- 1930's: The Great Depression closed many factories and mills. Many small farms were abandoned, and families moved to cities to find jobs.
- 1930-1936: The Dust Bowl had wind storms that turned drought stricken farms into unworkable land. This affected the farms centered in the panhandles of Texas and Oklahoma, and adjacent parts of New Mexico, Colorado, and Kansas. This exodus was the largest migration in American history within a short period of time. By 1940, 2.5 million people had moved out of the Plains states; of those, 200,000 moved to California.
- 1933: Ocean City Inlet created by a major storm. Franklin Roosevelt is sworn in as the 32nd President of the United States with Henry Wallace as the Vice President.
- 1935: The Works Progress Administration (WPA) was implemented to supply work for almost 8 million jobs. The Social Security Act was signed into law. For information about how the Social Security Records can be helpful to your research see the U.S. Social Security Records for Genealogists page.
- 1937: Franklin Roosevelt is sworn in as President with Henry Wallace as the Vice President.
- 1940–1945: World War II. Over 50.6 million men ages 18 to 65 registered with the Selective Service. Over 16.3 million American men and women served in the armed forces during World War II of whom 291,557 died in battle, 113,842 died from other causes, and 670,846 were wounded. For information concerning records about this war see the World War II Military Records page.
- 1941: Franklin Roosevelt is sworn in as President with Henry Wallace as the Vice President. Japanese forces attack the United States naval base at Pearl Harbor, Hawaii. The United States declares war on Japan. Germany and Italy declare war on the United States. United States entered World War II.
- 1942: Women are now allowed to serve in all branches of the armed services.
- 1944: D-Day; invasion of Normandy, France by Allied Forces.
- 1945: Germany surrendered, ending World War II in Europe. United States dropped atomic bomb on Hiroshima and Nagasaki; Japan surrendered, ending World War II in the Pacific.
- 1946: The Philippines, a United States protectorate, gains its independence. Winston Churchill proclaims "an iron curtain has swept across the continent (Europe)," beginning the Cold War.
- 1949: Harry Truman is sworn in as President with Alben Barkley as the Vice President
- 1950's–1960's The building of interstate highways made it easier for people to move long distances.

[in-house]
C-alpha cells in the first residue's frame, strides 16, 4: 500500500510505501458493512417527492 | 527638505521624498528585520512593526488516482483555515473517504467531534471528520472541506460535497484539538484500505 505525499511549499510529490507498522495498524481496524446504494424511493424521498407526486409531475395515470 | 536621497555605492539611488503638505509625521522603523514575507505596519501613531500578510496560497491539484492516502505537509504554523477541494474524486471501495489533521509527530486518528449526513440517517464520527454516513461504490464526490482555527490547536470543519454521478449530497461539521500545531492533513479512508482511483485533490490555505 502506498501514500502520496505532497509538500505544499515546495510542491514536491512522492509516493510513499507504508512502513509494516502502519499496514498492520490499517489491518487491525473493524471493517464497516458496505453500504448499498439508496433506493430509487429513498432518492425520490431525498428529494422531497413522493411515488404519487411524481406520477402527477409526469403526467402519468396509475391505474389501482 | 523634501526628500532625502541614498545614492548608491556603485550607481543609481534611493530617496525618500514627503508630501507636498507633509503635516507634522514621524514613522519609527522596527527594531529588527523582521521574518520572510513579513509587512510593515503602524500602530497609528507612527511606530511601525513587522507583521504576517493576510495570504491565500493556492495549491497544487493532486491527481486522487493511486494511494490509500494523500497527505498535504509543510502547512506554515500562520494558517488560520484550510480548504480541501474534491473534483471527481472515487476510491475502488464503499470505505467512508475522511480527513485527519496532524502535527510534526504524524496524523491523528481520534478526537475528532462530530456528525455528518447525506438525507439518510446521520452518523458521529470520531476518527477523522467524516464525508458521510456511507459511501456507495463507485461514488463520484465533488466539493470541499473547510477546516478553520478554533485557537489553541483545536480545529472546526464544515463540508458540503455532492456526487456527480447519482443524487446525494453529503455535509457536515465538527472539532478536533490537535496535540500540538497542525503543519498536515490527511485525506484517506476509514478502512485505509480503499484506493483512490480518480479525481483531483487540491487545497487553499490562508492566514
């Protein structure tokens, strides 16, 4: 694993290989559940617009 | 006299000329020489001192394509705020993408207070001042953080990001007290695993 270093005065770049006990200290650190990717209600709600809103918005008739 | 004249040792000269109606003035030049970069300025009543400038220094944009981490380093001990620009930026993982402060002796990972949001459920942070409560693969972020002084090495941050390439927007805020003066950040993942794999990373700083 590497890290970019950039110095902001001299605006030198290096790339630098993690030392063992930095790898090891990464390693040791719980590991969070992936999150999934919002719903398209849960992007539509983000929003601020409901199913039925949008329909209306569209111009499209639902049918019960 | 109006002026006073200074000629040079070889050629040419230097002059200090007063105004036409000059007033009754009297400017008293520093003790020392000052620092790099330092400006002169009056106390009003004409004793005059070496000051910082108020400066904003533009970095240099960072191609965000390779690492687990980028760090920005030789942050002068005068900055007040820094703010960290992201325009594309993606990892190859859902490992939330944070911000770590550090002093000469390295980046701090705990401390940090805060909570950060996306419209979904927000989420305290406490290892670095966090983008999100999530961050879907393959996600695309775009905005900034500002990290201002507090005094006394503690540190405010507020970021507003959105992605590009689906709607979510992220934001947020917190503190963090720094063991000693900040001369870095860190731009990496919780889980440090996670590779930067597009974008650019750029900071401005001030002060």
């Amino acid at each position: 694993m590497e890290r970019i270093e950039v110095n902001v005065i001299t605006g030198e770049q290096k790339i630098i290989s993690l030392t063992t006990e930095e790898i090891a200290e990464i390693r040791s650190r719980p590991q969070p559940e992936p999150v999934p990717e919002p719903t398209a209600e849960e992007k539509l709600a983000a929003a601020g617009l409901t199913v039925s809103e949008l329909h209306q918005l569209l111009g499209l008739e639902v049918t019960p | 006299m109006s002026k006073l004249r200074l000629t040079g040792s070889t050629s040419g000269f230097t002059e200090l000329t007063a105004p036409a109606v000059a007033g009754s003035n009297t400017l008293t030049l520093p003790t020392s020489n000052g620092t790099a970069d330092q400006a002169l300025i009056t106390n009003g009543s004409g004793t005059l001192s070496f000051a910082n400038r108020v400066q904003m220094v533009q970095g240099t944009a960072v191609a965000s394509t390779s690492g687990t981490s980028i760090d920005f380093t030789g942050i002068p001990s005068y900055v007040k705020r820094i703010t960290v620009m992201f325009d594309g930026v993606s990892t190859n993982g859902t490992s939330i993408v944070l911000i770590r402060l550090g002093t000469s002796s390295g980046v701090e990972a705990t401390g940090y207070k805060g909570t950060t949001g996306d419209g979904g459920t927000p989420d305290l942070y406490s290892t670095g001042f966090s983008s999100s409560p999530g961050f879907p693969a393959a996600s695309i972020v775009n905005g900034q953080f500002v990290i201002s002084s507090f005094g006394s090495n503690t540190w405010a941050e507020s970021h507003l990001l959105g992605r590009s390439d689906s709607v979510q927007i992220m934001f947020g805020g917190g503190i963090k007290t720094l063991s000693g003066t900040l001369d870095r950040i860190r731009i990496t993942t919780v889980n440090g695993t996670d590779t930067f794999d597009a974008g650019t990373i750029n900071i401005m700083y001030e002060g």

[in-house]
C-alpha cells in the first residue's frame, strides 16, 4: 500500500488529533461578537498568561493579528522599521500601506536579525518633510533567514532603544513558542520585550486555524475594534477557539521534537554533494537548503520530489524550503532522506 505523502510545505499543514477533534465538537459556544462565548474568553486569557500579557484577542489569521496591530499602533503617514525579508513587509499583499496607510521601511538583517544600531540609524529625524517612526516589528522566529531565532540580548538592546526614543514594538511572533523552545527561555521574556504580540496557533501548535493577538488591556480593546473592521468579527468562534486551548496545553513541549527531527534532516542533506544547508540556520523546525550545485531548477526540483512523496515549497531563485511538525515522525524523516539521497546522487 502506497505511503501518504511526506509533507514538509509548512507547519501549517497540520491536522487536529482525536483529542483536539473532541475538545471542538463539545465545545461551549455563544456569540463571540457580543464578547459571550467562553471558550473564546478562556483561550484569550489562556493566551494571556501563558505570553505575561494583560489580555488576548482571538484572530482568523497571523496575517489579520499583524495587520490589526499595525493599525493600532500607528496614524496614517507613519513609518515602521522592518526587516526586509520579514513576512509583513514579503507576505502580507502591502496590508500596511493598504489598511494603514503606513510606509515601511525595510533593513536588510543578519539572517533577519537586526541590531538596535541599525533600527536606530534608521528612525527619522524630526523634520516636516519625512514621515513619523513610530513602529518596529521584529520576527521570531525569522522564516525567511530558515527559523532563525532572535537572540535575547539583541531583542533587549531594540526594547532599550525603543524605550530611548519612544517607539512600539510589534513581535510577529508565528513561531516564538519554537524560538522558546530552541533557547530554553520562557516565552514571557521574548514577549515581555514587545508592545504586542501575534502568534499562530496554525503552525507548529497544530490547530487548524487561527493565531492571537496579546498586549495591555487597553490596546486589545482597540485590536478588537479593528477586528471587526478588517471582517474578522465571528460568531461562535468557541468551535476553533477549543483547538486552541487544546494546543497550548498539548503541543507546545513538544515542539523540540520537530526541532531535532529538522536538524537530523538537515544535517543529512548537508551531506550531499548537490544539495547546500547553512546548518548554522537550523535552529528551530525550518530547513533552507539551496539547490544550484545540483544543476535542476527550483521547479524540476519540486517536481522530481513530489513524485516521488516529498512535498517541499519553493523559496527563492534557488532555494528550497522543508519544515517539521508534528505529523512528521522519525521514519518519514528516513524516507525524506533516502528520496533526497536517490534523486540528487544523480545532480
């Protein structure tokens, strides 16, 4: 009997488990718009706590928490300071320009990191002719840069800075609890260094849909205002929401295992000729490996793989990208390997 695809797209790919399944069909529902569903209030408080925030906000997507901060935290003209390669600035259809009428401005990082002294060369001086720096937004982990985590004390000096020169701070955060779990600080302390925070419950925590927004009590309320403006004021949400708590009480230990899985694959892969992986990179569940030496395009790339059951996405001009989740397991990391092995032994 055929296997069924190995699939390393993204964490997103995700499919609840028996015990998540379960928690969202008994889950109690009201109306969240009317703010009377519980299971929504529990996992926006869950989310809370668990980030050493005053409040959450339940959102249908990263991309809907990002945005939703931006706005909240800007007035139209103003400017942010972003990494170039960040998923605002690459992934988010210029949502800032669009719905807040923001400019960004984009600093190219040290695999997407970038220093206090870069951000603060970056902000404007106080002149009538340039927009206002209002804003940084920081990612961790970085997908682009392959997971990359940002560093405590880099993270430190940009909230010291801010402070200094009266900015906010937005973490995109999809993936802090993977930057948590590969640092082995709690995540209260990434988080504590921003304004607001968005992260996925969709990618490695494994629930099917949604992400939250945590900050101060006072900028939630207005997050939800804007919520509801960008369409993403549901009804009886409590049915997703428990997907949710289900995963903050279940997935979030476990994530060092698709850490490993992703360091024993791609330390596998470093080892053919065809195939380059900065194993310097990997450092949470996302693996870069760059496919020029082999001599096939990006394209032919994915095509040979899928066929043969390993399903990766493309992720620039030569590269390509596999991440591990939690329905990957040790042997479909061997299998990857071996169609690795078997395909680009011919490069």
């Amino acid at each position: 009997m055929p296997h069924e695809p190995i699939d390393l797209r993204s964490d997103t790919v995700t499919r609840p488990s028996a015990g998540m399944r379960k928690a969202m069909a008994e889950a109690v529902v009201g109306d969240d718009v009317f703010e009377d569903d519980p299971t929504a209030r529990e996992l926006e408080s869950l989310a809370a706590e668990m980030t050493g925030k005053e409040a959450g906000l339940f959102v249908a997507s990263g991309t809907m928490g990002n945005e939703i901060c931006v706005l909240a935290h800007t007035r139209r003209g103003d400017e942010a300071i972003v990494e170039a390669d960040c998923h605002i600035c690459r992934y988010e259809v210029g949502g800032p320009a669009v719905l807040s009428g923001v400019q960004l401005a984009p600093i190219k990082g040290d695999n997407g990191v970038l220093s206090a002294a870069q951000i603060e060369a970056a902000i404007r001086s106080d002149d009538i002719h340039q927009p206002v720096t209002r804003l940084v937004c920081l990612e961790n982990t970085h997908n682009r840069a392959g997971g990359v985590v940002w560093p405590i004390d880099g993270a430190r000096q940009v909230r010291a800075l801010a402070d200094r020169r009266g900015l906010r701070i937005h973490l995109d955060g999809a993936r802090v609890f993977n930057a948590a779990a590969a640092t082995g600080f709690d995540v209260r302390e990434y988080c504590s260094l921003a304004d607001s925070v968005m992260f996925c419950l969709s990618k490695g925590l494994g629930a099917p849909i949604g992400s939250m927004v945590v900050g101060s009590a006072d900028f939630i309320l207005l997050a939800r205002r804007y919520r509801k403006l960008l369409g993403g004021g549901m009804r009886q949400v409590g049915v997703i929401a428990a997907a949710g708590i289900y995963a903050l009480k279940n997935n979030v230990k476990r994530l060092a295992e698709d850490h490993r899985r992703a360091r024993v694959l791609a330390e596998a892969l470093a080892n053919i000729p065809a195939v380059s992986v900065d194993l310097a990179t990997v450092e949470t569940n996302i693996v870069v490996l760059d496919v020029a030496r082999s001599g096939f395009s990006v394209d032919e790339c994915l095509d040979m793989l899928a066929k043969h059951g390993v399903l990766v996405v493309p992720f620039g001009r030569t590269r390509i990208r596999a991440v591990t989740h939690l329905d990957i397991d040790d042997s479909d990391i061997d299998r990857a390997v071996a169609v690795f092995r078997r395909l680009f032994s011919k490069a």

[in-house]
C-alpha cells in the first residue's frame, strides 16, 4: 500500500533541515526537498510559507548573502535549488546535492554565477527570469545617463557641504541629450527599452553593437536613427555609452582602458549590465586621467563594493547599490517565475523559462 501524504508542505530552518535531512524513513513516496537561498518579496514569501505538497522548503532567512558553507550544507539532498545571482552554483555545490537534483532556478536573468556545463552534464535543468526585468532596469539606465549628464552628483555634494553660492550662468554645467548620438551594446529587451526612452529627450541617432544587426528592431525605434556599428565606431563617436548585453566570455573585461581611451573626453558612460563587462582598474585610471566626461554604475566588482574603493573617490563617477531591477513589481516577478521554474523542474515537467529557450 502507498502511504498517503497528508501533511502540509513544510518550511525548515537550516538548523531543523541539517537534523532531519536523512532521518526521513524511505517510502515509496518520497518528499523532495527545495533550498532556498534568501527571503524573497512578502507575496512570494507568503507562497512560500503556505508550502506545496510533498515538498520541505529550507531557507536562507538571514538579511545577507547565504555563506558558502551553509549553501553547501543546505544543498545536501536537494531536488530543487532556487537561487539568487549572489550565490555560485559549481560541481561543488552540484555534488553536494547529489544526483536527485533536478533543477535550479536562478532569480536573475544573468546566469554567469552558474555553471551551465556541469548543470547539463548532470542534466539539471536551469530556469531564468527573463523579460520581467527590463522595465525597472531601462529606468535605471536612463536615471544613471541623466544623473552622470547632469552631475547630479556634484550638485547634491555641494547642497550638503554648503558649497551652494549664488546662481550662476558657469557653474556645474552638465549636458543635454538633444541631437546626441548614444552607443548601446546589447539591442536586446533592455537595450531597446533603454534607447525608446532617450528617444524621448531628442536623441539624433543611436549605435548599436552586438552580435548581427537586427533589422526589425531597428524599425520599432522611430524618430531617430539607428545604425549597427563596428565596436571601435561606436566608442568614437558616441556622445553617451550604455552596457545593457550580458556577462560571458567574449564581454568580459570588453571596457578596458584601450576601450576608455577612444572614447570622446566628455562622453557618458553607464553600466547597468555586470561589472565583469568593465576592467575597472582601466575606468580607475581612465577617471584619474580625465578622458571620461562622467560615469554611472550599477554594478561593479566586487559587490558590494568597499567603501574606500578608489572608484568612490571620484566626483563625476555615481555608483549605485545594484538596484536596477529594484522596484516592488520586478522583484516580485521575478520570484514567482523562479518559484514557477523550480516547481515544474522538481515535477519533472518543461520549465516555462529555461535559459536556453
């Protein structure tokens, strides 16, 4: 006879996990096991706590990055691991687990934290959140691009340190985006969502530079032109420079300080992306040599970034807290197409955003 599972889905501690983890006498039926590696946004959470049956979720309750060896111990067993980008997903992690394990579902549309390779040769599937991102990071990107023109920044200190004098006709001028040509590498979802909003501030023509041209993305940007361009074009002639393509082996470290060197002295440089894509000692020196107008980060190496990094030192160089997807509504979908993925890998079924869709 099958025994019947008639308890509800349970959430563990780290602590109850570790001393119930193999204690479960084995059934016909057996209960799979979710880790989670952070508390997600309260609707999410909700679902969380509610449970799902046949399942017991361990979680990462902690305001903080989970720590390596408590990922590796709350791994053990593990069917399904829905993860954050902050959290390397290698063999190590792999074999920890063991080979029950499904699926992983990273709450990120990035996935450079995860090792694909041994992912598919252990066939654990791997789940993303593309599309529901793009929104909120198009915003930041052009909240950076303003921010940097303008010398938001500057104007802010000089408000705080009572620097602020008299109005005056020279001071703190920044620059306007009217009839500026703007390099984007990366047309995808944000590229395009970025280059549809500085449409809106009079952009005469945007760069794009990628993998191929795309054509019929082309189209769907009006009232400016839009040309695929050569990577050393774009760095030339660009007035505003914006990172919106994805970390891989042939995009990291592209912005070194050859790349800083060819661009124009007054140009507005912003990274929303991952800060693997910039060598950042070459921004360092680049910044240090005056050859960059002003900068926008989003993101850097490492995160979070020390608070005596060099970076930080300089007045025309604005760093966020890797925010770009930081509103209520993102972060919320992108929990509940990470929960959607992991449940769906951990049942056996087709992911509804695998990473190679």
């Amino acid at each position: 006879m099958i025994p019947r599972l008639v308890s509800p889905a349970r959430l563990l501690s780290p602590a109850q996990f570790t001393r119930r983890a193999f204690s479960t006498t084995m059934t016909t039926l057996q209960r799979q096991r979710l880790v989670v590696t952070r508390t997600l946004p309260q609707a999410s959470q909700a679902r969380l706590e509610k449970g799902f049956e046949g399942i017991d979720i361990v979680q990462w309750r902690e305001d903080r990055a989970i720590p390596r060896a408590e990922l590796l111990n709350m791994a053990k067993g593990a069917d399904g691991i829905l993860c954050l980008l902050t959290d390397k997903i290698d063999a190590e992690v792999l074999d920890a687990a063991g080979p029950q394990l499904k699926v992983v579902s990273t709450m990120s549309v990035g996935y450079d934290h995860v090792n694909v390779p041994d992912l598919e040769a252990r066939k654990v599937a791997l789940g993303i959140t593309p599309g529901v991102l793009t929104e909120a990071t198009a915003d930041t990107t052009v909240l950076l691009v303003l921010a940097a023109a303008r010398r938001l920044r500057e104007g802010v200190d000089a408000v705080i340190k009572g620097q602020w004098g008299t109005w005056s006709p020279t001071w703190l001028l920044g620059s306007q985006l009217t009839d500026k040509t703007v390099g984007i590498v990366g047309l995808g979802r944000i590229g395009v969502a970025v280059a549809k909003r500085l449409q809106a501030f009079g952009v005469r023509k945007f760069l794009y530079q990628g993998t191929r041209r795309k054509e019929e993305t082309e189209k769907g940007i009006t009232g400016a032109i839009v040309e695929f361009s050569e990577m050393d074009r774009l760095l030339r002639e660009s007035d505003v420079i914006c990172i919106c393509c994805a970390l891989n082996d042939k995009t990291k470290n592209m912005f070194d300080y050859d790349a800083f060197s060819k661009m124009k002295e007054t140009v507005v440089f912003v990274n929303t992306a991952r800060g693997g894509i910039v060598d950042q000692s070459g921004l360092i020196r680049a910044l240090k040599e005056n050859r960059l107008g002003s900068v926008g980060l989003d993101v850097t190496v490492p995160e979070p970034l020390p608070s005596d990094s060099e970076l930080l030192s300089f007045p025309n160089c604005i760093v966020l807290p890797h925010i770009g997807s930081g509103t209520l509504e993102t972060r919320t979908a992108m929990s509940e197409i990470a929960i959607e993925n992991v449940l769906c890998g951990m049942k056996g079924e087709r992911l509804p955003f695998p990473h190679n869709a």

- 1950–1953: Over 5.7 million American men and women served in the Korean War. About 54 thousand of these American service men and women who served in the Korean War were killed. For information concerning records about this war see the United States Military in the Korean War page.
- 1952 First span of Chesapeake Bay Bridge opened.
- 1953: The Refugee Act of 1953 makes an additional allocation of places for the victims of the war disaster. Dwight Eisenhower is the President of the United States with Richard Nixon as the Vice President.
- 1957: - Dwight Eisenhower is the President of the United States with Richard Nixon as the Vice President
- 1959: Alaska becomes the 49th state and Hawaii becomes the 50th.
- 1961: John Kennedy is the 35th President of the United States with Lyndon Johnson is sworn in as the Vice President.
- 1963: American/Vietnamese forces stage a coup in Vietnam. President Kennedy is assassinated. Lyndon Johnson is sworn in as the 36th President of the United States.
- 1964: Segregation is now abolished in the United States. The United States begins military presence in Vietnam. Chesapeake Bay Bridge-Tunnel opened; it was coined as one of the Seven Engineering Wonders of the Modern World.
- 1964–1972: Over 8.7 million American men and women served in the Vietnam War, about 58 thousand these Americans who served in Vietnam died. For information concerning records about this war see the Vietnam War page.
- Asian in America Timeline
- Digital History
- Immigration the Journey to America
- Irish immigration
- The Great Pandemic of 1918-1919 details the effect it had on each state.
- ↑ Cunliffe, John William and Lomer, Gerhard Richard; Writing of Today: Models of Journalistic Prose Edition: 4. Published by The Century Co., 1915. Original from the University of Michigan. Digitized Feb 24, 2006. 390 pages. Page 52. Worldcat, Full Text is available at Google Books
- ↑ The California earthquake of April 18, 1906: Report of the State Earthquake Investigation Commission ... By California. State Earthquake Investigation Commission, Andrew Cowper Lawson, Harry Fielding Reid. Published by Carnegie Institution of Washington, 1910. Item notes: v. 2. WorldcatFull Text is available at [http://books.google.com/books?id=w7oQAAAAIAAJ Google Books.
- ↑ Farm Population New York Times.
- ↑ Worster, Donald; Dust Bowl: the southern plains in the 1930s Edition: 25, illustrated, annotated. Published by Oxford University Press US, 2004. ISBN 0195174887, 9780195174885. 290 pages. Worldcat